Abstract Full Text
    JAMA. 2015; 314(10):1003-1005. doi: 10.1001/jama.2015.10032
  • Effect of Daily Antenatal Iron Supplementation on Plasmodium Infection in Kenyan Women: A Randomized Clinical Trial

    Abstract Full Text
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    JAMA. 2015; 314(10):1009-1020. doi: 10.1001/jama.2015.9496

    This randomized trial compares the effects of daily iron supplementation vs placebo on maternal Plasmodium infection risk and neonatal outcomes among pregnant women living in a malaria endemic area.

  • JAMA August 11, 2015

    Figure 1: Adverse Outcome Rates by Deciles of Percentage of Time With Hypoxemia or Bradycardia

    The 4 panels on the left show the relationships between the percentage of time with pulse oximeter oxygen saturation (Spo2) of less than 80% and the primary outcome of late death or disability as well as the 3 secondary outcomes. Regression models were fitted with the respective dichotomous outcome as the dependent variable and percentage of time with hypoxemia as the continuous independent variable. To visualize the fit of these models, the data were subdivided into deciles of percentage of time with hypoxemia and the observed outcome rate plotted against the mean percentage of time with hypoxemia for each decile. The 4 panels on the right show the equivalent relationships between the 4 outcomes and the independent variable percentage of time with pulse rate of less than 80/min. The black curves show the fit of the unadjusted logistic regression models. The blue (A) or orange (B) curves show the fit of the logistic models after adjustment for gestational age, sex, primary caregiver level of educational attainment, use of antenatal corticosteroids, multiple birth, and study center. Zero to 25% probability of outcome is shown in blue on each y-axis. Risk gradient refers to the model parameter associated with the exposure variable (percentage of time with Spo2 <80% or pulse rate <80/min). The significance of each risk gradient was computed from the estimated coefficient associated with the respective exposure variable (Wald χ2) for the adjusted logistic model. The raw data for the decile points are provided in eTable 1 in the Supplement. Sample sizes varied by outcome (eTable 1). For the primary outcome of late death or disability, 972 infants were included in the analyses for both hypoxemia and bradycardia.
  • Legislation Introduced to Set Higher Maternity Care Standards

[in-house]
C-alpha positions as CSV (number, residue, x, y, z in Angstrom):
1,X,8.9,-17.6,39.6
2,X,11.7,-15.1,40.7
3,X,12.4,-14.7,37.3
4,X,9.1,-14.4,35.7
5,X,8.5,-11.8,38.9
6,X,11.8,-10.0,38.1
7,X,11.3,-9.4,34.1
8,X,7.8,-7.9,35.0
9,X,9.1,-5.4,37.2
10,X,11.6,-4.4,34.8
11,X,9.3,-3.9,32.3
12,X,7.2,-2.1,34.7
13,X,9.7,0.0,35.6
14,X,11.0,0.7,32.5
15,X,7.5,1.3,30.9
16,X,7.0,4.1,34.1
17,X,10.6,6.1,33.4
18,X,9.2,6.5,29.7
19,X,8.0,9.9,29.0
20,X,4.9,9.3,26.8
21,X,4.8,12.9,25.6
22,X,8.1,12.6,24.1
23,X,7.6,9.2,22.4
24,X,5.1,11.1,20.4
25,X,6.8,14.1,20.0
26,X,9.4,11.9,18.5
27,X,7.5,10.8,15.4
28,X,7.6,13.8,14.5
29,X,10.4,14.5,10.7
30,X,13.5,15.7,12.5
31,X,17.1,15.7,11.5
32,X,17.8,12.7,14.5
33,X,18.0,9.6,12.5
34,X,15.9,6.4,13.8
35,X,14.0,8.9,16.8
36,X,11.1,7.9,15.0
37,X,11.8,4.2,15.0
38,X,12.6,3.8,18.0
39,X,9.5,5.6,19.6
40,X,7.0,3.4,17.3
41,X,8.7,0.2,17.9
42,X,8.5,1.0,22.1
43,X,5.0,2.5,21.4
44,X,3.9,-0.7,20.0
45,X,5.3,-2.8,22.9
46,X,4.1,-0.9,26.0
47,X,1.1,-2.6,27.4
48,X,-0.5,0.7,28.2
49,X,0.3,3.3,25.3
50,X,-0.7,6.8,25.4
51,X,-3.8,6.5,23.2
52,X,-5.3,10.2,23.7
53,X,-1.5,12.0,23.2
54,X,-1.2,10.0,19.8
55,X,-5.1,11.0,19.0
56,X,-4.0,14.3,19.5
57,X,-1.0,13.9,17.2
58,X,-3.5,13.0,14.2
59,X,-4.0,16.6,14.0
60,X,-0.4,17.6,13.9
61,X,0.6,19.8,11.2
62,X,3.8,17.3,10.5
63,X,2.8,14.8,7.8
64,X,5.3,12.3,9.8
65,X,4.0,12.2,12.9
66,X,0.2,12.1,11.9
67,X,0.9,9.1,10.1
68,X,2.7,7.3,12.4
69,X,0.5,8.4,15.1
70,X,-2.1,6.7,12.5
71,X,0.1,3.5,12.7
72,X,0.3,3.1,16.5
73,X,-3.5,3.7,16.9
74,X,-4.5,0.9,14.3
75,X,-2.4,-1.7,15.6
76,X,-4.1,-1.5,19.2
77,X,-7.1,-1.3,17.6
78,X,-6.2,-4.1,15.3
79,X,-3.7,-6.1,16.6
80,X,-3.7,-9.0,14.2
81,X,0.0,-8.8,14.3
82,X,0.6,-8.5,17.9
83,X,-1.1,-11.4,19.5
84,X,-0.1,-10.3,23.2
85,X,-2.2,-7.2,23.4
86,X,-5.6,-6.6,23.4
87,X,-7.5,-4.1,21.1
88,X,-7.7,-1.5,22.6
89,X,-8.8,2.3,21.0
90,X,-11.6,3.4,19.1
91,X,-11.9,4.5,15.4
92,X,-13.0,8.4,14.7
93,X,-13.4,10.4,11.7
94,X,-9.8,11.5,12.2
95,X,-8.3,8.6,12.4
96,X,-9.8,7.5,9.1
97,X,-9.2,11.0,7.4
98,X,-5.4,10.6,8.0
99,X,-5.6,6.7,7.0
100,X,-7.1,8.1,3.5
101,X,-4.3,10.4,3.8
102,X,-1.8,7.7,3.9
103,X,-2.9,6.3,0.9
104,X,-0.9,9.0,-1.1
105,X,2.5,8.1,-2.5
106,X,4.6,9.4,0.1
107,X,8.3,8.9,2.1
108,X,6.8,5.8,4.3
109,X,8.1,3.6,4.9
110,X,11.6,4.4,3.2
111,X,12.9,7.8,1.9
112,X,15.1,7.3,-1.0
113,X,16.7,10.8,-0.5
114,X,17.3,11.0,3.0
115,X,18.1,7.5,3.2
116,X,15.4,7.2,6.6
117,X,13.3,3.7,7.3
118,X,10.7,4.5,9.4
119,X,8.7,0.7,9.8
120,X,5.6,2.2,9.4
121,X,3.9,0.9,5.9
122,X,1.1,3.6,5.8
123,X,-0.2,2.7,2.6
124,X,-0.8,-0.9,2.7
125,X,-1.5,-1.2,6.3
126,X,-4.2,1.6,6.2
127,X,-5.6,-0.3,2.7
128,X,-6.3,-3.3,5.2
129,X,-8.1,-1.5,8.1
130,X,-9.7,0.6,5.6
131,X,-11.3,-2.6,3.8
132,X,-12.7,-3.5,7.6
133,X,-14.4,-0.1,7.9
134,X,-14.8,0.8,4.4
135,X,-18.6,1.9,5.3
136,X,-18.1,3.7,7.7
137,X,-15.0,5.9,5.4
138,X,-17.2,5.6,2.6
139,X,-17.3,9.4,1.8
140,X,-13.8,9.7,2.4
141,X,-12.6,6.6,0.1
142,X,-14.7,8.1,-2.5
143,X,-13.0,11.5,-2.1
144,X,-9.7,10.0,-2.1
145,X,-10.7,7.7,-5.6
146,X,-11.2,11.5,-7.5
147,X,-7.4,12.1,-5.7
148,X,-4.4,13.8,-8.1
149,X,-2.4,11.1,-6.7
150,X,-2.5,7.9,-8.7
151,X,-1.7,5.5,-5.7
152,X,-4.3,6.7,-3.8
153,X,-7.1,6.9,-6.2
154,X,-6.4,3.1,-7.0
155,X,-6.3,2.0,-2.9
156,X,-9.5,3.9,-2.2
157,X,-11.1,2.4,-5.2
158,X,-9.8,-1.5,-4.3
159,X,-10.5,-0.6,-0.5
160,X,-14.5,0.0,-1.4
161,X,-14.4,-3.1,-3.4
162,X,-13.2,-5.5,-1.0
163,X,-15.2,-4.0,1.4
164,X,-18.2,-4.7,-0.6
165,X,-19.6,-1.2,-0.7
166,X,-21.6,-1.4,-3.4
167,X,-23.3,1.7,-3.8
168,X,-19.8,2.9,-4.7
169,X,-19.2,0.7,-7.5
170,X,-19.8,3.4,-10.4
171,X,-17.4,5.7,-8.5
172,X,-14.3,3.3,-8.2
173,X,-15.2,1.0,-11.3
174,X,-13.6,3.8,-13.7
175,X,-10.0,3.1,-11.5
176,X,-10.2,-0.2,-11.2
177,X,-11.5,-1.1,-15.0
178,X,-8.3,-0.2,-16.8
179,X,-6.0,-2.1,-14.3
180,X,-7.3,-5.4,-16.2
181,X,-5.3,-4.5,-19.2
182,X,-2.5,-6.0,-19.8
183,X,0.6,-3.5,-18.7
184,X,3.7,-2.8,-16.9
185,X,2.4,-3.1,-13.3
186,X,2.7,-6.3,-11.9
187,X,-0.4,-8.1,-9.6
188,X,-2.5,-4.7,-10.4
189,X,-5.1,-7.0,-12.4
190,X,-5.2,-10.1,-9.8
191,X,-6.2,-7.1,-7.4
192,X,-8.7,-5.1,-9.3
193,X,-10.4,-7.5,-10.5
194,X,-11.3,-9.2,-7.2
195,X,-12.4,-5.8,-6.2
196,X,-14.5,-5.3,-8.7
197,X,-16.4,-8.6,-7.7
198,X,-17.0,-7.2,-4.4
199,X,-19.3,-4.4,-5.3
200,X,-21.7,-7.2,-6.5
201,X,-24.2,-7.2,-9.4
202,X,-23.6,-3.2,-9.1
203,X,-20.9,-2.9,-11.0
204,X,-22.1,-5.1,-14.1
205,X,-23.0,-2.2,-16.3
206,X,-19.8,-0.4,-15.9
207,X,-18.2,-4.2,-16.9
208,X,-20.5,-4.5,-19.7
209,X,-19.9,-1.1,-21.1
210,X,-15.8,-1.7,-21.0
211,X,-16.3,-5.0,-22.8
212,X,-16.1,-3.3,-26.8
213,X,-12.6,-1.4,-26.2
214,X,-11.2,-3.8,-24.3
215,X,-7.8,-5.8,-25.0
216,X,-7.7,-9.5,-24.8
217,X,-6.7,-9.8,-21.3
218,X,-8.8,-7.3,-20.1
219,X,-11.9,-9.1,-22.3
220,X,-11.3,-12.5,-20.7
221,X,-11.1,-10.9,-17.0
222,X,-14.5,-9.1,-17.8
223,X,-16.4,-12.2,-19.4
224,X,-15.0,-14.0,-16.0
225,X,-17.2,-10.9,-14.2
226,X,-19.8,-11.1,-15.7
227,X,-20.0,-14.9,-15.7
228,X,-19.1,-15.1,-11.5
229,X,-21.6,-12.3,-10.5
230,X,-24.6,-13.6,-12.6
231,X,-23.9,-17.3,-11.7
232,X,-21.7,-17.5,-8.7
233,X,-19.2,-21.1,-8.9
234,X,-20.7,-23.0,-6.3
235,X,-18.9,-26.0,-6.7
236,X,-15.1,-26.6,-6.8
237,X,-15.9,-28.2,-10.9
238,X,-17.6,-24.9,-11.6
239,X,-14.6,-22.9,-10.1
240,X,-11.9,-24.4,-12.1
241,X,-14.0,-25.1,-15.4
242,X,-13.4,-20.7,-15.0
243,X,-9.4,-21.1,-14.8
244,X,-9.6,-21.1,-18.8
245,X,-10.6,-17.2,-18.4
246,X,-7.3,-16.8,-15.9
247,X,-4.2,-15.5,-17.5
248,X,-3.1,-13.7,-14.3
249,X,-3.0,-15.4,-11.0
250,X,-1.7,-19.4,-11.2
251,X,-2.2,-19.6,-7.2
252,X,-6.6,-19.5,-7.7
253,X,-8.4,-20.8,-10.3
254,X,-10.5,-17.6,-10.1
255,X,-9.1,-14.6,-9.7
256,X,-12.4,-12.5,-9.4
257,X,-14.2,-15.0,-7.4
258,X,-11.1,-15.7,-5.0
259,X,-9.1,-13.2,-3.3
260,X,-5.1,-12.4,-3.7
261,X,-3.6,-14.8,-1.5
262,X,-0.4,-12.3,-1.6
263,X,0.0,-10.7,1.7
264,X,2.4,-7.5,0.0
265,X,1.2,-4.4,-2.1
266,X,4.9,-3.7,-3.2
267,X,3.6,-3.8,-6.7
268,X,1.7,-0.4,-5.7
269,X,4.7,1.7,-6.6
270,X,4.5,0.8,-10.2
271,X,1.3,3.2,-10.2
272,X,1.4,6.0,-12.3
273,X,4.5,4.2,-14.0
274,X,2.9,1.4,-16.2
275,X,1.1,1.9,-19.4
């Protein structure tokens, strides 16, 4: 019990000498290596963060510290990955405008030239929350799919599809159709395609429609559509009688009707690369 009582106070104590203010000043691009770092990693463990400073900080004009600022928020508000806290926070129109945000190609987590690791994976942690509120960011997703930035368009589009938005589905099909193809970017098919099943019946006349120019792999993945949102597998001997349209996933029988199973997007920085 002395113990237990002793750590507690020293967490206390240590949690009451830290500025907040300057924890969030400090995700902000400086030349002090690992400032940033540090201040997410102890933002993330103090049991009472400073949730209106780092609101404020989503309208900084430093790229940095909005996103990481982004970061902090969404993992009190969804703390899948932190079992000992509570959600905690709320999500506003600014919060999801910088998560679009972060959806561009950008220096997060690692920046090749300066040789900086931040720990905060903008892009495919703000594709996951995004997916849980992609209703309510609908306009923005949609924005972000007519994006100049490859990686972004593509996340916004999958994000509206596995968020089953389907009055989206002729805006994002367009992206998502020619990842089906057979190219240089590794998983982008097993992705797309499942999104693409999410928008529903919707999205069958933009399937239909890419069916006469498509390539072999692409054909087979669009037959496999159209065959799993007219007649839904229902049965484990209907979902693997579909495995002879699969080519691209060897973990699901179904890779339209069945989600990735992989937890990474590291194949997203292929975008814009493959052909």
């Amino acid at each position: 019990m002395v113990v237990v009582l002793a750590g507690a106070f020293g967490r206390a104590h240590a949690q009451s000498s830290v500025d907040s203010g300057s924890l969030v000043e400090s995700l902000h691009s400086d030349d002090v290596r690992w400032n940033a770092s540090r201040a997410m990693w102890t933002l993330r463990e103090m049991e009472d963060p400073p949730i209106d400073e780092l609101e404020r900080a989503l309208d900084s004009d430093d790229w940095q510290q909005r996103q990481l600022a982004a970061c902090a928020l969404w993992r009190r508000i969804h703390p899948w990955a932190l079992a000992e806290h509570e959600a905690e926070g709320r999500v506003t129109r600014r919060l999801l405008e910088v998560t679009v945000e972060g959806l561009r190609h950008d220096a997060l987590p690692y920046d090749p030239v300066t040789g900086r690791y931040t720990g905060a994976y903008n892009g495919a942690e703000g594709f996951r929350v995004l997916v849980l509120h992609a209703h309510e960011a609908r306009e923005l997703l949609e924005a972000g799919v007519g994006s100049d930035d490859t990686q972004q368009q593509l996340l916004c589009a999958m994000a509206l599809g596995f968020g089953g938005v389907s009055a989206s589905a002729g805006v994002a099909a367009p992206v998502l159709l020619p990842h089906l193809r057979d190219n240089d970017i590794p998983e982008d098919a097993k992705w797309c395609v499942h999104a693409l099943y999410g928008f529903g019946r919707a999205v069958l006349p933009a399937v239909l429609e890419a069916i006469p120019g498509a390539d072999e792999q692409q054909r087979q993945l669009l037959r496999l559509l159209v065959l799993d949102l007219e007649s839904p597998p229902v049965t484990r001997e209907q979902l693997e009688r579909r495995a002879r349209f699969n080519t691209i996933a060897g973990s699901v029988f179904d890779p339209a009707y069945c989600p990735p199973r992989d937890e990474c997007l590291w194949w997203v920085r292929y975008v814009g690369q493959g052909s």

Abstract Full Text
    JAMA. 2015; 313(14):1409-1409. doi: 10.1001/jama.2015.3008
  • Effect of Maternal Multiple Micronutrient vs Iron–Folic Acid Supplementation on Infant Mortality and Adverse Birth Outcomes in Rural Bangladesh: The JiVitA-3 Randomized Trial

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    JAMA. 2014; 312(24):2649-2658. doi: 10.1001/jama.2014.16819

    This randomized trial reports that antenatal multiple micronutrient compared with iron–folic acid supplementation did not reduce infant mortality to age 6 months but resulted in a non–statistically significant reduction in stillbirths and significant reductions in preterm births and low birth weight.

  • Effect of Enhanced Information, Values Clarification, and Removal of Financial Barriers on Use of Prenatal Genetic Testing: A Randomized Clinical Trial

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    JAMA. 2014; 312(12):1210-1217. doi: 10.1001/jama.2014.11479

    This randomized trial reports less prenatal testing and more informed choices among pregnant women with access to a computerized, interactive, decision-support guide and access to prenatal testing with no out-of-pocket expenses vs those receiving care per current guidelines.

  • Personalized Genomic Medicine and Prenatal Genetic Testing

    Abstract Full Text
    JAMA. 2014; 312(12):1203-1205. doi: 10.1001/jama.2014.12205
  • School-age Outcomes of Very Preterm Infants After Antenatal Treatment With Magnesium Sulfate vs Placebo

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    JAMA. 2014; 312(11):1105-1113. doi: 10.1001/jama.2014.11189

    This follow-up study to a randomized trial determined that antenatal magnesium sulfate was not associated with improved neurological, cognitive, academic, or behavioral outcomes at school age.

  • Do Women See Specialists for Routine Prenatal Care?

    Abstract Full Text
    JAMA. 2014; 311(20):2058-2058. doi: 10.1001/jama.2014.5116
  • Four-Year Follow-up of Children Born to Women in a Randomized Trial of Prenatal DHA Supplementation

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    JAMA. 2014; 311(17):1802-1804. doi: 10.1001/jama.2014.2194